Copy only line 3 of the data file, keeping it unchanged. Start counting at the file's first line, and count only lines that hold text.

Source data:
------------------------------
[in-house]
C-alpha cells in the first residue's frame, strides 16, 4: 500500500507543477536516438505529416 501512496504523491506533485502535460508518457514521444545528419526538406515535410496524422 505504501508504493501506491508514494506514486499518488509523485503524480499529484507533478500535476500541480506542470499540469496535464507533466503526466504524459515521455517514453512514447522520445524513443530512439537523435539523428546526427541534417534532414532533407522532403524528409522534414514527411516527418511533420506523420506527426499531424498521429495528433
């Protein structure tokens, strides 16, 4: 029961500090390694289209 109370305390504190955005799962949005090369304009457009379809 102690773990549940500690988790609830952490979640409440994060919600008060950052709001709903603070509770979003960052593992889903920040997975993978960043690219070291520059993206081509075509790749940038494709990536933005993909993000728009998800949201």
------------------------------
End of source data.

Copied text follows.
């Protein structure tokens, strides 16, 4: 029961500090390694289209 109370305390504190955005799962949005090369304009457009379809 102690773990549940500690988790609830952490979640409440994060919600008060950052709001709903603070509770979003960052593992889903920040997975993978960043690219070291520059993206081509075509790749940038494709990536933005993909993000728009998800949201």